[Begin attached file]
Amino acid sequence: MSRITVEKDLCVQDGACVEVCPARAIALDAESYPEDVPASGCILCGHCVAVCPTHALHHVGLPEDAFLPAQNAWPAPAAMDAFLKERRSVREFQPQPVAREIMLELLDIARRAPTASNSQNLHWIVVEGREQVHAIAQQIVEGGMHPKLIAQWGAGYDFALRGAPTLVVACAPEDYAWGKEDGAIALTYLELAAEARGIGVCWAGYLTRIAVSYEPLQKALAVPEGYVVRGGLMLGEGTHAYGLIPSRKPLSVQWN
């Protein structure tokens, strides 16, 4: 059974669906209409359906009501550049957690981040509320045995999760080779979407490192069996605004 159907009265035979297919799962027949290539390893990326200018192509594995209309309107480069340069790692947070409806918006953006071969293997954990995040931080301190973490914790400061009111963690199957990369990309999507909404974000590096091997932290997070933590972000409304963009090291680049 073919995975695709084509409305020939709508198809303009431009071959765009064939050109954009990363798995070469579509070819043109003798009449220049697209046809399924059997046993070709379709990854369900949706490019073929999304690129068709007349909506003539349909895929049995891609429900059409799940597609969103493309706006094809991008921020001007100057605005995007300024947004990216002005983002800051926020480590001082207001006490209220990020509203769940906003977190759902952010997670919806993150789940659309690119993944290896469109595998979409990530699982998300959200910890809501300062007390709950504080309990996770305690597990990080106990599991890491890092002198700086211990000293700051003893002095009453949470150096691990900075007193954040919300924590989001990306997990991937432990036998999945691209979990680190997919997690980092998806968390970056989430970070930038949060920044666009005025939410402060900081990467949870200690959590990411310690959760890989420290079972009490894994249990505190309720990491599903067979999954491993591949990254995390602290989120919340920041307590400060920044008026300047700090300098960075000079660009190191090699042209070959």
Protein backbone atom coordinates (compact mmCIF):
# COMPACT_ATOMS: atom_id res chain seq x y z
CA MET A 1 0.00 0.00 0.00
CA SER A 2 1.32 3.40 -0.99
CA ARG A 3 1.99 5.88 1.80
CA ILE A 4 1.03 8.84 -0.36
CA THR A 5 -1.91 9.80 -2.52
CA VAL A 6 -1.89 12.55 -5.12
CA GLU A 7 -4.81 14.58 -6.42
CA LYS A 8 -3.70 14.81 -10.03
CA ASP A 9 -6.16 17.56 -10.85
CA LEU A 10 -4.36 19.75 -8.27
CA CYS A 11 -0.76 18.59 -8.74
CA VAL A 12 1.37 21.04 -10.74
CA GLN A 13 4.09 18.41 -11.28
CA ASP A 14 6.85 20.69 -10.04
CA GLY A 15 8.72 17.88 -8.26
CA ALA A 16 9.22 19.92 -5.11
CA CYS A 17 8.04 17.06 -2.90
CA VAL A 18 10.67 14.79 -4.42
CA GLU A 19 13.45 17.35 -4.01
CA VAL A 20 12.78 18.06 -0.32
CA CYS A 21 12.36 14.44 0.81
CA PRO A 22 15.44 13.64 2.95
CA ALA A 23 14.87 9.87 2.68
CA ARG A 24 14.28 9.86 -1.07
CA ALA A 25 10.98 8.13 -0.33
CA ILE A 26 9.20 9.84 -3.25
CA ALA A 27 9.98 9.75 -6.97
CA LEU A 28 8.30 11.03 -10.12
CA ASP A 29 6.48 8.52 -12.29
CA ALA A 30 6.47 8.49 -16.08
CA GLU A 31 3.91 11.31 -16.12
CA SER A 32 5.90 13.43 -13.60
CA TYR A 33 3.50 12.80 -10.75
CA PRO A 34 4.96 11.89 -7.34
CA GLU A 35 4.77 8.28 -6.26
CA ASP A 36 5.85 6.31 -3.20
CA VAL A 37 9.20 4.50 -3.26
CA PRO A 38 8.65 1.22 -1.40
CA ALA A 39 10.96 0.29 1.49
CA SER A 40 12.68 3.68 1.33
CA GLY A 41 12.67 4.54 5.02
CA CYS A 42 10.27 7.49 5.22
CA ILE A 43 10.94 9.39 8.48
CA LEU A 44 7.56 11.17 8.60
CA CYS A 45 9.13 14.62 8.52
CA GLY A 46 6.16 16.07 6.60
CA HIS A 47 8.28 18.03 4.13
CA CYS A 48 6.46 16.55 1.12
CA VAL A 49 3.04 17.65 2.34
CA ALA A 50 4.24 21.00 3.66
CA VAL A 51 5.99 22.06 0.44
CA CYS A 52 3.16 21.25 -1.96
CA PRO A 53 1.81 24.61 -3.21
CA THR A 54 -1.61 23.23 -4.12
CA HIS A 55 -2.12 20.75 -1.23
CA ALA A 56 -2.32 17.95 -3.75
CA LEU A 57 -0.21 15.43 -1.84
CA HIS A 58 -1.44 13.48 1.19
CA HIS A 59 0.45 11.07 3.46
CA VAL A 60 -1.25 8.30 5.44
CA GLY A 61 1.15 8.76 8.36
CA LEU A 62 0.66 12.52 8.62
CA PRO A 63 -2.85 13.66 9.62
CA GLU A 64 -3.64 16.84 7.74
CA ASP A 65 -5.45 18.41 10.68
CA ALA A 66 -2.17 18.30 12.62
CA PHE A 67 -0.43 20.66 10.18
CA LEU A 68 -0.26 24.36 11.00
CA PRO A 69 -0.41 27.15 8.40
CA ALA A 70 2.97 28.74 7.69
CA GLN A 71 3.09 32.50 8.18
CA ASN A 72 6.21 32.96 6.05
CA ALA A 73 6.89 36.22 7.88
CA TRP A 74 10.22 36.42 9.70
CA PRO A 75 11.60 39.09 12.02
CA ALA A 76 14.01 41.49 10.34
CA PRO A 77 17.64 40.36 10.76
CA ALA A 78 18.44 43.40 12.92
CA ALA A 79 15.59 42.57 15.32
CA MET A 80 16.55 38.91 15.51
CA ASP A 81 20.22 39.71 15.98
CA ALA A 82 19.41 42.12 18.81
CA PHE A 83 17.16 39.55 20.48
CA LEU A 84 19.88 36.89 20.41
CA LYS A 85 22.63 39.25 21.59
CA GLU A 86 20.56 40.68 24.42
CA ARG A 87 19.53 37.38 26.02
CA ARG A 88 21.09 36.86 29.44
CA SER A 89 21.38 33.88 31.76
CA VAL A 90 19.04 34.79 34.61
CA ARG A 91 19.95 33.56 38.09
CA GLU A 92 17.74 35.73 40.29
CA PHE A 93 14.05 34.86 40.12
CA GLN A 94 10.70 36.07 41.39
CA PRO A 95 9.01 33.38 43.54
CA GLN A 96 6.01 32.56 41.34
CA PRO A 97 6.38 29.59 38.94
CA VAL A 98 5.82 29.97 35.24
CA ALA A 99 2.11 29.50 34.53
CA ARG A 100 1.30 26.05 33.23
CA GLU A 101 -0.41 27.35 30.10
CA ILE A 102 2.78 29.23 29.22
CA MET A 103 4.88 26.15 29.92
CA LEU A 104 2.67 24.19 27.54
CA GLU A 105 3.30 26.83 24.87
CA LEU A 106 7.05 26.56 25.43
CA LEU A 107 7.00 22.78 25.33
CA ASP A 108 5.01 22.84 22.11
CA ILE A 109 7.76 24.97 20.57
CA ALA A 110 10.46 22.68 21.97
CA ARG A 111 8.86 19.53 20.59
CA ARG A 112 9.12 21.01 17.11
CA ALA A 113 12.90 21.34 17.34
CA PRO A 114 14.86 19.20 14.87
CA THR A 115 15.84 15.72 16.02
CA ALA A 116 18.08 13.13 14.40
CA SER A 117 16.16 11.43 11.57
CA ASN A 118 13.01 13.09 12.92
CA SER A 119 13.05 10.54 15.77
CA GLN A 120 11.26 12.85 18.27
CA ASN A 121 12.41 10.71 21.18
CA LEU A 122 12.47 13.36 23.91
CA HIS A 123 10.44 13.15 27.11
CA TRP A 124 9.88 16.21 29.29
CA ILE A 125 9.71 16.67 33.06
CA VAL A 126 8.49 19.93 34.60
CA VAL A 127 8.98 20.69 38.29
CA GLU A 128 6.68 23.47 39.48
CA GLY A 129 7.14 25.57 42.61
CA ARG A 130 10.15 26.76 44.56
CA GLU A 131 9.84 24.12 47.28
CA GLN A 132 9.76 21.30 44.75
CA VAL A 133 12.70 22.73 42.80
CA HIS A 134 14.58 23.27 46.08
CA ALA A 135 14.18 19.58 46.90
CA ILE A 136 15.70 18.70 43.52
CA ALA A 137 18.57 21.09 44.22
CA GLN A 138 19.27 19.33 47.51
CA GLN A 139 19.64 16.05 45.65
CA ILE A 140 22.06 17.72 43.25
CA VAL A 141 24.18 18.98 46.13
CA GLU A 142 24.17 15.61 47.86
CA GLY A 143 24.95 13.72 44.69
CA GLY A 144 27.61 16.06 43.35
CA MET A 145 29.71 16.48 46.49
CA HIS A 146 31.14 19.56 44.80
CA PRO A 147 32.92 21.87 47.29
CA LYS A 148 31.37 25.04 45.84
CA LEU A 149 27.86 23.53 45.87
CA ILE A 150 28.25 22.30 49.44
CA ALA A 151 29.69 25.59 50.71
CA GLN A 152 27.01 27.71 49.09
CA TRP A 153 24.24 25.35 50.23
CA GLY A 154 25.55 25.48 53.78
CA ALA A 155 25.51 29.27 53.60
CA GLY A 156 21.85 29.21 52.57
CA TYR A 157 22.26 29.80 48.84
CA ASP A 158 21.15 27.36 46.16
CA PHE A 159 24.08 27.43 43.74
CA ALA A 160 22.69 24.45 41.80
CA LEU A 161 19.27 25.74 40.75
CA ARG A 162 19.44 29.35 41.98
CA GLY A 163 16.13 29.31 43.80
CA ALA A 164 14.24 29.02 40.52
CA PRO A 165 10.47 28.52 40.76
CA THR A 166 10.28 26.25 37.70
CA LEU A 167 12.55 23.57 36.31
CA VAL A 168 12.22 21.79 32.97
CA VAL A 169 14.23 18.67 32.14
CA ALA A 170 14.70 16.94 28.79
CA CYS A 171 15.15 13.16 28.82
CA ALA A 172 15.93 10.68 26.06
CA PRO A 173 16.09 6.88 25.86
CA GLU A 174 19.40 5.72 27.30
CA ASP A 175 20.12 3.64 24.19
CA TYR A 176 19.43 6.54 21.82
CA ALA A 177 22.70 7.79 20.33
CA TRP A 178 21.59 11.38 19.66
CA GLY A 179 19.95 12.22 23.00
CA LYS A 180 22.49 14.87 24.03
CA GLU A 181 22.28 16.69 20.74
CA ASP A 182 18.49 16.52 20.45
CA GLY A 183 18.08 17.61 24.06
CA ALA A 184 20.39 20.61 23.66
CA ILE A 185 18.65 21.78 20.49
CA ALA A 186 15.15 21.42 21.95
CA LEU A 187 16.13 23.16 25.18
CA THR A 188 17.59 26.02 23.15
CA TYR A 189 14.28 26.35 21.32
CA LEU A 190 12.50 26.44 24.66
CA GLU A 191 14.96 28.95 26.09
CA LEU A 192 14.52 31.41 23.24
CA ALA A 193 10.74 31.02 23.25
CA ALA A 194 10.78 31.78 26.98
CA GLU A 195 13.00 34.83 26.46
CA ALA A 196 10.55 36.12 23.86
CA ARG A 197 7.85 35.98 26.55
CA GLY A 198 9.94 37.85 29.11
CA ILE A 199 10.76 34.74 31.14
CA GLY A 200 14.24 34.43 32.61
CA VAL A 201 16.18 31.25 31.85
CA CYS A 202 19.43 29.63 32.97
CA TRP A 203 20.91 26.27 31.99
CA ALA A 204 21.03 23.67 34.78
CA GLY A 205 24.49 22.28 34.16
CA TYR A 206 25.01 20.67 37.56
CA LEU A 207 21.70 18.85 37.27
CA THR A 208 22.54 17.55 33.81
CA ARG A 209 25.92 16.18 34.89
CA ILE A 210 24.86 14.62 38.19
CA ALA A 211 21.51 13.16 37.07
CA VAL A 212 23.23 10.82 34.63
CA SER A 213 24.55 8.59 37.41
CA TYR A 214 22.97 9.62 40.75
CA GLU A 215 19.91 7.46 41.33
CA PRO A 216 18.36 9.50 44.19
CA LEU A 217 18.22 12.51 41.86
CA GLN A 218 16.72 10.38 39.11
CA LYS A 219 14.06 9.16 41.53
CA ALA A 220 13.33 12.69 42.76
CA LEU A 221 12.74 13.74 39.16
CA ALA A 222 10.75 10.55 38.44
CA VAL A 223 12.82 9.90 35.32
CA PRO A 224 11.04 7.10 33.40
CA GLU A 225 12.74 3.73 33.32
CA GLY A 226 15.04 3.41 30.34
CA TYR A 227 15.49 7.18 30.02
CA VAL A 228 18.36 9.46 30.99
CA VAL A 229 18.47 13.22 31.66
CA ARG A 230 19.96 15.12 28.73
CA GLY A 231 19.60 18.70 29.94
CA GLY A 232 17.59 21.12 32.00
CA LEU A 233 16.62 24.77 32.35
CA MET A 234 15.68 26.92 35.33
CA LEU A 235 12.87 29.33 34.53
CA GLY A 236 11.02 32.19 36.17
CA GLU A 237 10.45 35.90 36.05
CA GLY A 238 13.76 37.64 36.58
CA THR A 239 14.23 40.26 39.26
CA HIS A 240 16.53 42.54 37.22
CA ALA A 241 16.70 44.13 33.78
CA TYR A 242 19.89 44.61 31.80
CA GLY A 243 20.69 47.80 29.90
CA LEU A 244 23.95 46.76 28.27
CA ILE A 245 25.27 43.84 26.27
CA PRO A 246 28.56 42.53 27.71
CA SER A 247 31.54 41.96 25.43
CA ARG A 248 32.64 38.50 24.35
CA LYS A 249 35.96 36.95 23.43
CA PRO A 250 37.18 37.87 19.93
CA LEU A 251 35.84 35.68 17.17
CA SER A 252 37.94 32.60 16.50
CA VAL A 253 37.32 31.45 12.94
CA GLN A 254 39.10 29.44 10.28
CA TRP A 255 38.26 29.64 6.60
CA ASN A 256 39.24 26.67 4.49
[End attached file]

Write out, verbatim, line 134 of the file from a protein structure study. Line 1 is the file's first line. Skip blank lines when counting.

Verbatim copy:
CA ARG A 130 10.15 26.76 44.56